By Doug Giles, DPT
It’s estimated that as many as 75% of us will have some form of back or neck pain at some point in our lifetime. The good news is that most of us will recover without the need for surgery—and conservative care such as physical therapy usually gets better results than surgery. Degenerative disk disease (DDD) is one cause of back and neck pain. Usually the result of the natural aging process, degenerative disk disease (DDD) is a type of osteoarthritis of the spine.
Your spine is made up of 33 vertebrae that are stacked on top of one another. Between each of these vertebrae is a rubbery piece of cartilage called an “intervertebral disk. Imagine the disk as a tire, with gelatin filling the hole in the tire. The tire is called the “annulus,” and the gelatin is called the “nucleus.”
When we’re young—under 30 years of age—the disk is made mostly of gelatin. As we age, and sometimes with injury or excessive wear and tear, we start to lose some of that gelatin, and the volume of the disk decreases, resulting in less space between the vertebrae. The disk becomes flatter and less flexible, leaving less space between each set of vertebrae. Sometimes bone spurs form in response to this degeneration of the disk, making the spine stiff. When the rough surfaces of the vertebral joints rub together, pain and inflammation may result. Nerves may become irritated or compressed.
Disk degeneration might occur throughout several regions of the spine, or it might be limited to one disk. When it’s part of the natural aging process, the degeneration does not always lead to pain. For some people, however, it can cause a great deal of pain and disability.
You are more likely to develop DDD if you smoke, are overweight, do physical work or don’t get very much exercise.
You might have mild to intense neck and back pain—or no pain at all. A degenerative disk in the neck can cause pain in the arm, shoulder or neck. A degenerative disk in the low back might cause pain in the back, buttocks or legs. The pain is often made worse by sitting, bending, and reaching. It may be worse first thing in the morning and after staying in any one position for a long time. In severe cases, when DDD results in pressure on the nerves, it can lead to numbness, tingling, and even weakness in the arms or legs.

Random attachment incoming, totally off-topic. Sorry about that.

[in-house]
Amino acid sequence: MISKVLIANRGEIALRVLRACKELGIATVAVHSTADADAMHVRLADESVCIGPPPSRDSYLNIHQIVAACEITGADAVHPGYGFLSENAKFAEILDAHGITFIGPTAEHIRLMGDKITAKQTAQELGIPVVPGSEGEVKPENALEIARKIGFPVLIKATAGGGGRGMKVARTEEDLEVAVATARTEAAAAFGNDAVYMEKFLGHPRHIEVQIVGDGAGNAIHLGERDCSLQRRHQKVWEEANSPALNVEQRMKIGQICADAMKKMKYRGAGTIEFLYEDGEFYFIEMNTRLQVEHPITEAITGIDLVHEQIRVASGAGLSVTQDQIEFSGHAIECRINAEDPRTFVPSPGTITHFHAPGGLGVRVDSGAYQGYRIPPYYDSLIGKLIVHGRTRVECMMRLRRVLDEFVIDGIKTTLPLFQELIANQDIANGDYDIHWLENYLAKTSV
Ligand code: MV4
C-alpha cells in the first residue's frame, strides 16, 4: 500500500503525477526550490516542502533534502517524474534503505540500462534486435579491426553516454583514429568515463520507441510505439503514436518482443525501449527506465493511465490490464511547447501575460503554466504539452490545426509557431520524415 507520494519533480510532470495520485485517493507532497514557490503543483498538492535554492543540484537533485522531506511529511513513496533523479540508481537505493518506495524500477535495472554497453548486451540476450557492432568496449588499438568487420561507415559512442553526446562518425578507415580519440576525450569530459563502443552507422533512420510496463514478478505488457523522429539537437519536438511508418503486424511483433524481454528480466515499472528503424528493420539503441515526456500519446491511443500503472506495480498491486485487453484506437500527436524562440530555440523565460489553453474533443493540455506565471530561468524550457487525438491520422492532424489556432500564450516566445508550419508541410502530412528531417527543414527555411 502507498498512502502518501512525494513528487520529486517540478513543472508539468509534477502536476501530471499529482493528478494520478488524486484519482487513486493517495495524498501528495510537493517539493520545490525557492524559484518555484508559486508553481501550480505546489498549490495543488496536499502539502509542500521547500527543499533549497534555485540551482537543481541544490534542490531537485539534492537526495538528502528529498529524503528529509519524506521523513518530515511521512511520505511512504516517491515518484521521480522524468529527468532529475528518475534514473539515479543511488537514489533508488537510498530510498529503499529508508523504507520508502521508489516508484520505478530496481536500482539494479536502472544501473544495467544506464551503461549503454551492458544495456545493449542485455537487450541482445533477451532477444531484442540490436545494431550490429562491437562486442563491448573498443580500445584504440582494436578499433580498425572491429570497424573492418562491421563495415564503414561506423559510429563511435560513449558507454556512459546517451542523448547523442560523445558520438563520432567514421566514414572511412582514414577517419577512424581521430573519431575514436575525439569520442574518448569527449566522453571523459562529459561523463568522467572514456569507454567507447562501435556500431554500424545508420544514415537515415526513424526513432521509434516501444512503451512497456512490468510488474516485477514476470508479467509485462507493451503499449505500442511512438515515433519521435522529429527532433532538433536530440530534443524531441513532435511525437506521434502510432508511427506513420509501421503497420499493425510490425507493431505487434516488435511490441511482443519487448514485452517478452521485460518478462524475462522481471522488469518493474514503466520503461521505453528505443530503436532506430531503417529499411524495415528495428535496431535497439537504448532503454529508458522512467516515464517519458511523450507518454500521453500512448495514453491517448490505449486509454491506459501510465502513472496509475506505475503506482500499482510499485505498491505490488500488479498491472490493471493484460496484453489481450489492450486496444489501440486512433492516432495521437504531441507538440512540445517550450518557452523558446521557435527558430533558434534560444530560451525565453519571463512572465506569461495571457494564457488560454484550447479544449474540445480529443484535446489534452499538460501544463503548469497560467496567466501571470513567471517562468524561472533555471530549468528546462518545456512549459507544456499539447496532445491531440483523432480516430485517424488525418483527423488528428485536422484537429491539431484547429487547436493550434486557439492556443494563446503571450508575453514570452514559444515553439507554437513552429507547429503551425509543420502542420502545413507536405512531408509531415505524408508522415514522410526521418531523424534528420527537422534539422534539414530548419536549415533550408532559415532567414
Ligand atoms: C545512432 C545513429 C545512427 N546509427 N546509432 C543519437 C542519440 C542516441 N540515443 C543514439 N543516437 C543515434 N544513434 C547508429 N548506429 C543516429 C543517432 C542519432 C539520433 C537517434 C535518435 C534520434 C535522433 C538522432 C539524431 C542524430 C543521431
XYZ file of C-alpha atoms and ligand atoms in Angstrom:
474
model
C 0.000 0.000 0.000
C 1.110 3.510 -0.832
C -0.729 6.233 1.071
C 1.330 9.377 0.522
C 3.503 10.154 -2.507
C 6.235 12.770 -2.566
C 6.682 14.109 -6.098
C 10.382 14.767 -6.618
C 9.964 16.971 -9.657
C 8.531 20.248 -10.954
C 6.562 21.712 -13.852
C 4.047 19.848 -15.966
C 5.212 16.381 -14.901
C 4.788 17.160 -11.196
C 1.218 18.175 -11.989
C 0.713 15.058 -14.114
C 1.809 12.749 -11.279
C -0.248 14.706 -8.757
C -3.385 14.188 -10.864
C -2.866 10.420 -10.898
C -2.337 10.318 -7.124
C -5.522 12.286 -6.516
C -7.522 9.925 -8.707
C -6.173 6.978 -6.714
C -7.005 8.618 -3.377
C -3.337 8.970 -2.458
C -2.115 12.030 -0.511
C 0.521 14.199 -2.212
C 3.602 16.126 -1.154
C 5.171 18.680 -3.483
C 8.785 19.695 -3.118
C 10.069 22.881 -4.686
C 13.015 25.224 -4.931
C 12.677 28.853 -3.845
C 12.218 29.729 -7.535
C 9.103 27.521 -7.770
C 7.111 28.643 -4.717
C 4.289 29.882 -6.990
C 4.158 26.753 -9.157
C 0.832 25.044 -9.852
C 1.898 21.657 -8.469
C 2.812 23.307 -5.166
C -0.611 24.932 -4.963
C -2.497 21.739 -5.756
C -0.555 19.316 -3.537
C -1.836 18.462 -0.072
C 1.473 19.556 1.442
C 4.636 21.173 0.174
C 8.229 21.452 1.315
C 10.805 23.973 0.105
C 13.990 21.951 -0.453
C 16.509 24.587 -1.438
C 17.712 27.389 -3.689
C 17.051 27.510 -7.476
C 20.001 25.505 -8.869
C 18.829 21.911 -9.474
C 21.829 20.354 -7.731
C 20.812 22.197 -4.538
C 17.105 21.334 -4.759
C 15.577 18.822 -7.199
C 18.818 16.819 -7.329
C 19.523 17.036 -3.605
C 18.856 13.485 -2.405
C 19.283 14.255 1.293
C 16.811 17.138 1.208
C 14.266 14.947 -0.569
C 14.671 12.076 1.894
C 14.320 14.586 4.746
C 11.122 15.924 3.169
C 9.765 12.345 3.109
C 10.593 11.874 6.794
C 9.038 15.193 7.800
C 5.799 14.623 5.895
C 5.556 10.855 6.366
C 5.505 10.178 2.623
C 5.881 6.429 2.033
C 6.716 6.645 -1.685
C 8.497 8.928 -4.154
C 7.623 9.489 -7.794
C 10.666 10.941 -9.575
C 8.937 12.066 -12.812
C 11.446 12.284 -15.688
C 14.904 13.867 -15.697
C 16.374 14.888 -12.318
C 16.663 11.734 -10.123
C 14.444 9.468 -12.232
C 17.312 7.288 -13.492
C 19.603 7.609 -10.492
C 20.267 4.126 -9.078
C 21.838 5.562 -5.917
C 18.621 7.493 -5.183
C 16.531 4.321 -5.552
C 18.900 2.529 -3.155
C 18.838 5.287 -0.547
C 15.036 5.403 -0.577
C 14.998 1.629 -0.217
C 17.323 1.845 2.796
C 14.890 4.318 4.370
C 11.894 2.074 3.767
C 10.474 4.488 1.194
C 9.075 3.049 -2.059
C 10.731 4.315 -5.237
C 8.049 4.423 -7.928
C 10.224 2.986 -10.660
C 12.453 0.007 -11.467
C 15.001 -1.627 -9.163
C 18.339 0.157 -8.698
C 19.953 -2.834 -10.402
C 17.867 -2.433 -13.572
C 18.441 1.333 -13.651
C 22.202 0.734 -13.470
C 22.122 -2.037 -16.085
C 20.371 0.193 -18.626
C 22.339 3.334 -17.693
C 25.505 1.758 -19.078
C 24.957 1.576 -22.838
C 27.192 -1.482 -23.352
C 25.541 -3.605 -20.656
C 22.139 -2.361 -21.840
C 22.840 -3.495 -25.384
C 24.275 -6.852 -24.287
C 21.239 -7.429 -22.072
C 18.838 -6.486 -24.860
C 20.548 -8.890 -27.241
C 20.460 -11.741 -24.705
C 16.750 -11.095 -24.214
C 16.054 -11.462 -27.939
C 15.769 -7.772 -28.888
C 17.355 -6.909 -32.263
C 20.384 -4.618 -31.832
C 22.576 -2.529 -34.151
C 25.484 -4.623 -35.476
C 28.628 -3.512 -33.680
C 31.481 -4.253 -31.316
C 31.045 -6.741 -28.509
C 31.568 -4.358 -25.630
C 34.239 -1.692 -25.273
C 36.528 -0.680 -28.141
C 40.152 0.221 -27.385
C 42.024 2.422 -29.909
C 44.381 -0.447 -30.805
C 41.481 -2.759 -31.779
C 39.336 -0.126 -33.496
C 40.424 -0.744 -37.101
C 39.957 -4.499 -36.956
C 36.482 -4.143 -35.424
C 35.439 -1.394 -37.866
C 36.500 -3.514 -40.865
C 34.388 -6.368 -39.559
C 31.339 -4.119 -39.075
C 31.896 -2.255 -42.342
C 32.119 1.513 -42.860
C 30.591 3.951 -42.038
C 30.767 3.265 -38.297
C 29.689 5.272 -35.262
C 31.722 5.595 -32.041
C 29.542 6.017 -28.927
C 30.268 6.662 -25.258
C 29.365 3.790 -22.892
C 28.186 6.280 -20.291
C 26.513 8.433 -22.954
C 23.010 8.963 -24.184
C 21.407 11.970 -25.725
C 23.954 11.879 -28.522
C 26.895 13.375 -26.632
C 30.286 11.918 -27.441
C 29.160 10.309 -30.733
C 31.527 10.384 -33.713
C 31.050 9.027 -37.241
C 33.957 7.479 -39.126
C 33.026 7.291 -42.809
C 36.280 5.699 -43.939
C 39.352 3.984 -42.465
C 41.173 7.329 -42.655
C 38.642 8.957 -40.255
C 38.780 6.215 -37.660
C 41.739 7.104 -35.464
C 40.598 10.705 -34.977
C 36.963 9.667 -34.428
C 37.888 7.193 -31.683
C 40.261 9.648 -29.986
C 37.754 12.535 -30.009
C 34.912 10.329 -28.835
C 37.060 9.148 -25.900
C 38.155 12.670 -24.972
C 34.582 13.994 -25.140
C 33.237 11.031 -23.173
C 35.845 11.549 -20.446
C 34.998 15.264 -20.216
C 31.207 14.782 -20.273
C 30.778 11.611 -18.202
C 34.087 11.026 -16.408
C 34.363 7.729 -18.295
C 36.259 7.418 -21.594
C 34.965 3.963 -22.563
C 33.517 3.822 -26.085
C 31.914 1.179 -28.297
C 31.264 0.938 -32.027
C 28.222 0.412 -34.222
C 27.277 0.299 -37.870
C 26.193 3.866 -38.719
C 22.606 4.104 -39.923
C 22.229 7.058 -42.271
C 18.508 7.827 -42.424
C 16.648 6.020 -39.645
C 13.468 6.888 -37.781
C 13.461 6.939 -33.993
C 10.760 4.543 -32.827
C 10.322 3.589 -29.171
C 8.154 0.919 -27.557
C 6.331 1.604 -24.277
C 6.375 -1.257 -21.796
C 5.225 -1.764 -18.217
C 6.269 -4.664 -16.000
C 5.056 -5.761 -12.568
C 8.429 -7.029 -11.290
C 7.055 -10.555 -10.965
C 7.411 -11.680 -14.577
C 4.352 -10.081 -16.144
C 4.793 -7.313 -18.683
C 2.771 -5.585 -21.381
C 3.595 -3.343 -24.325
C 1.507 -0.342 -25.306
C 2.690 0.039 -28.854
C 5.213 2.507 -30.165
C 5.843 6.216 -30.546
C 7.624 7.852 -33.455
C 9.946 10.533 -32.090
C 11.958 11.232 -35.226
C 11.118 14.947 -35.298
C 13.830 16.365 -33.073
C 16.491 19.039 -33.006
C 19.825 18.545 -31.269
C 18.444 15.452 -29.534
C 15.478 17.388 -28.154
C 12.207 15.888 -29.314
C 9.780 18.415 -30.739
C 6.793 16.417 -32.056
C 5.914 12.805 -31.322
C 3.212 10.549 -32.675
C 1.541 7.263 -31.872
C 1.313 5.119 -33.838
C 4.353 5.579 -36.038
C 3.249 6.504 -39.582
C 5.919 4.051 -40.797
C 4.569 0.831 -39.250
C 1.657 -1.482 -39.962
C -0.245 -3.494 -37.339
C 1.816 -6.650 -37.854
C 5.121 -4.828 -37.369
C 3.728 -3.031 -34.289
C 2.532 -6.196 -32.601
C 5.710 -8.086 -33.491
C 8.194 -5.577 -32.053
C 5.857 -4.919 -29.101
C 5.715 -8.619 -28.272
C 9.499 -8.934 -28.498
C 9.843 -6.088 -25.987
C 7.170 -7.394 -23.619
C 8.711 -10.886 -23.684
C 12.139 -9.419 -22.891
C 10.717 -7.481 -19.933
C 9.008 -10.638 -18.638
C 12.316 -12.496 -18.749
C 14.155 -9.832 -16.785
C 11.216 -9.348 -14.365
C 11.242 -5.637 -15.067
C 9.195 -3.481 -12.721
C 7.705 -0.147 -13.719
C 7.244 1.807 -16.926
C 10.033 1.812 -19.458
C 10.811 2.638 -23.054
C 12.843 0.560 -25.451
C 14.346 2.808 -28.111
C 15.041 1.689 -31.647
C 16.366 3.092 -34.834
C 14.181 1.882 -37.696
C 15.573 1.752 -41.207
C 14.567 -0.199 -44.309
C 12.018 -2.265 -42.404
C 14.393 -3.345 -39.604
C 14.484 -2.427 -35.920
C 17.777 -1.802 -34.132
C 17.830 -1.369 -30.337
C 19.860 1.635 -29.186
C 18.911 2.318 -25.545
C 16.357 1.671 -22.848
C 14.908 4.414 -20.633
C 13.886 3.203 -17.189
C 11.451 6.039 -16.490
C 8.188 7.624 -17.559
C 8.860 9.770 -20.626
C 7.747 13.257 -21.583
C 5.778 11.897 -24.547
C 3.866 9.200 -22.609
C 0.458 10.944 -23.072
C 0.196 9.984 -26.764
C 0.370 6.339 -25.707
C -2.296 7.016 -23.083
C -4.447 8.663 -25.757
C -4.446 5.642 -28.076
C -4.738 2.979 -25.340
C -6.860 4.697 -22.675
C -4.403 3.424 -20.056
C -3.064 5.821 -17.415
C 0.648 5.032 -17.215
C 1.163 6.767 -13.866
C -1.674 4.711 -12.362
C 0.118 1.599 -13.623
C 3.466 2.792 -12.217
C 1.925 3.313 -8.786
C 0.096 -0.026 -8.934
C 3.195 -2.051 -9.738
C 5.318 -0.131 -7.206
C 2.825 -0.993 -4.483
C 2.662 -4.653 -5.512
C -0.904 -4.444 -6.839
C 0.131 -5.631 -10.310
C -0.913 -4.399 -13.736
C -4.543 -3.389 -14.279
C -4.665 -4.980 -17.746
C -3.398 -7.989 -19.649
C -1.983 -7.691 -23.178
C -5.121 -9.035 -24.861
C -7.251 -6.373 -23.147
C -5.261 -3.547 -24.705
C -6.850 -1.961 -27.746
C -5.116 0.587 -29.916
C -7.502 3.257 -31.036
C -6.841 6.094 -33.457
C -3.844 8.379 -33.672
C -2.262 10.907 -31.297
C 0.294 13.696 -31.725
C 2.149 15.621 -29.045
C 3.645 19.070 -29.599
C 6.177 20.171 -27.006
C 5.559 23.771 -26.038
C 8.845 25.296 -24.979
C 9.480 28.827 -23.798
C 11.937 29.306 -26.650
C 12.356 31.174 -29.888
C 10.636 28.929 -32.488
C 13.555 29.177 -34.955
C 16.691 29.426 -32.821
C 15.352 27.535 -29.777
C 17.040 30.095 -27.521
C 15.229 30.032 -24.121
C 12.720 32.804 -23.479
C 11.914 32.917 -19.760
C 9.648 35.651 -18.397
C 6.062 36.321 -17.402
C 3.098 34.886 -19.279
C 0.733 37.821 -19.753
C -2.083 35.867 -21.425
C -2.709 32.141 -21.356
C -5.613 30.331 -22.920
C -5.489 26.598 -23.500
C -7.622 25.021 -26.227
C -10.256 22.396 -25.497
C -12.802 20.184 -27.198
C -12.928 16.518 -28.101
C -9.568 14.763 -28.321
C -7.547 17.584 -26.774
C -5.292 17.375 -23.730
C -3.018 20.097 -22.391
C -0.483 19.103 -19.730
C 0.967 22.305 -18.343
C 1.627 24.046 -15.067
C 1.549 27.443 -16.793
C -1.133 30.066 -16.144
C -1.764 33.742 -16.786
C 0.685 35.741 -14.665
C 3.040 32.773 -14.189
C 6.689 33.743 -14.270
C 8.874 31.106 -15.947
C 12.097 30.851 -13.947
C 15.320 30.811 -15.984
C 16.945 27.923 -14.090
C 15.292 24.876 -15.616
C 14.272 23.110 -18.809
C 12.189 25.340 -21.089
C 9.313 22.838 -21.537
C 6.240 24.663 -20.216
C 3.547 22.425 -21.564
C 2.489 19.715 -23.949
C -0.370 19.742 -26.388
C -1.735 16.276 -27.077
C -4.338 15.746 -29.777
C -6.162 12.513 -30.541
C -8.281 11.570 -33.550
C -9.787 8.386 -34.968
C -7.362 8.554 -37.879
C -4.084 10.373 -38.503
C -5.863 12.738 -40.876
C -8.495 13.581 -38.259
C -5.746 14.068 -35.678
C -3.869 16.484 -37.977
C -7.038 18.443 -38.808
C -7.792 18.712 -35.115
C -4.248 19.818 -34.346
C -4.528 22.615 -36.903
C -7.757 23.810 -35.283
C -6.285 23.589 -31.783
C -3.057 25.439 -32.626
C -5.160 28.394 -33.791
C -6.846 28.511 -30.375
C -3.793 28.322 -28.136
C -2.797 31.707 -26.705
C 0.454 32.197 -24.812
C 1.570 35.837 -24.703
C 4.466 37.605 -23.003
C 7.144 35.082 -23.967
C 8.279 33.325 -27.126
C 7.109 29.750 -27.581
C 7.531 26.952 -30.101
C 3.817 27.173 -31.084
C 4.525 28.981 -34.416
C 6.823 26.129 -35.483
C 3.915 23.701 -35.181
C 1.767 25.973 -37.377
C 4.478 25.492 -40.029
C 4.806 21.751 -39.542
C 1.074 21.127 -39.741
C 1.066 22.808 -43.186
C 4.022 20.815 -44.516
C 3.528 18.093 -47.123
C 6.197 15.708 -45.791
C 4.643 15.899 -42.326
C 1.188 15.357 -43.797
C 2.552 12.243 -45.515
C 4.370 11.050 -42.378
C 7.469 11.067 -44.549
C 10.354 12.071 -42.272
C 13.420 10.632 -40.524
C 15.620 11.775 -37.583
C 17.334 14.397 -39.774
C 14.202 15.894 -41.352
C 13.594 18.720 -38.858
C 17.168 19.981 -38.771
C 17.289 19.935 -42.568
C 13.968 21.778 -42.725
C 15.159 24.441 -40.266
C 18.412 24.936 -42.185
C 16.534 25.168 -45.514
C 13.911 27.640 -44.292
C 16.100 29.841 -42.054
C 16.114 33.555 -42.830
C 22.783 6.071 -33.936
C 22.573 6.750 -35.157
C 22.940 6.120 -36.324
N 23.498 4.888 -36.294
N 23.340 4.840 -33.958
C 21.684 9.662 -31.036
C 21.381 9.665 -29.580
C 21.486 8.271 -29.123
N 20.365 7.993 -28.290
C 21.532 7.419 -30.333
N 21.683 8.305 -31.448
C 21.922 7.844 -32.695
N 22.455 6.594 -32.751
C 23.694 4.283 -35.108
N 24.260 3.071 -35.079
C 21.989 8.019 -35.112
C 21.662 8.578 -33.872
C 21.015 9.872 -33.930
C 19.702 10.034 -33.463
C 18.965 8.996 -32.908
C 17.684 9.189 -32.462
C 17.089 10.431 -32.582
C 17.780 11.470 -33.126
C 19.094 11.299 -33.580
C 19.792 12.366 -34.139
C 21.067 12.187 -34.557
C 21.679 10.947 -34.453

If you have muscle weakness and loss of sensation or very severe pain, special diagnostic tests, such as x-rays, or MRI’s may be needed. Physical therapists work closely with physicians and other health care providers to make certain that an accurate diagnosis is made and the appropriate treatment is provided.
Research shows that in all but the most extreme cases (usually involving muscle weakness or high levels of pain), conservative care, such as physical therapy, has better results than surgery.
After the evaluation, if your therapist suspects you have DDD and there are no major medical problems, treatment can begin right away.
Doug Giles, DPT is a licensed physical therapist and has his Doctorate in Physical Therapy. He sees patients at FIT Physical Therapy located at 475 N. Moapa Valley Blvd in Overton. He can be reached at 702-397-6700.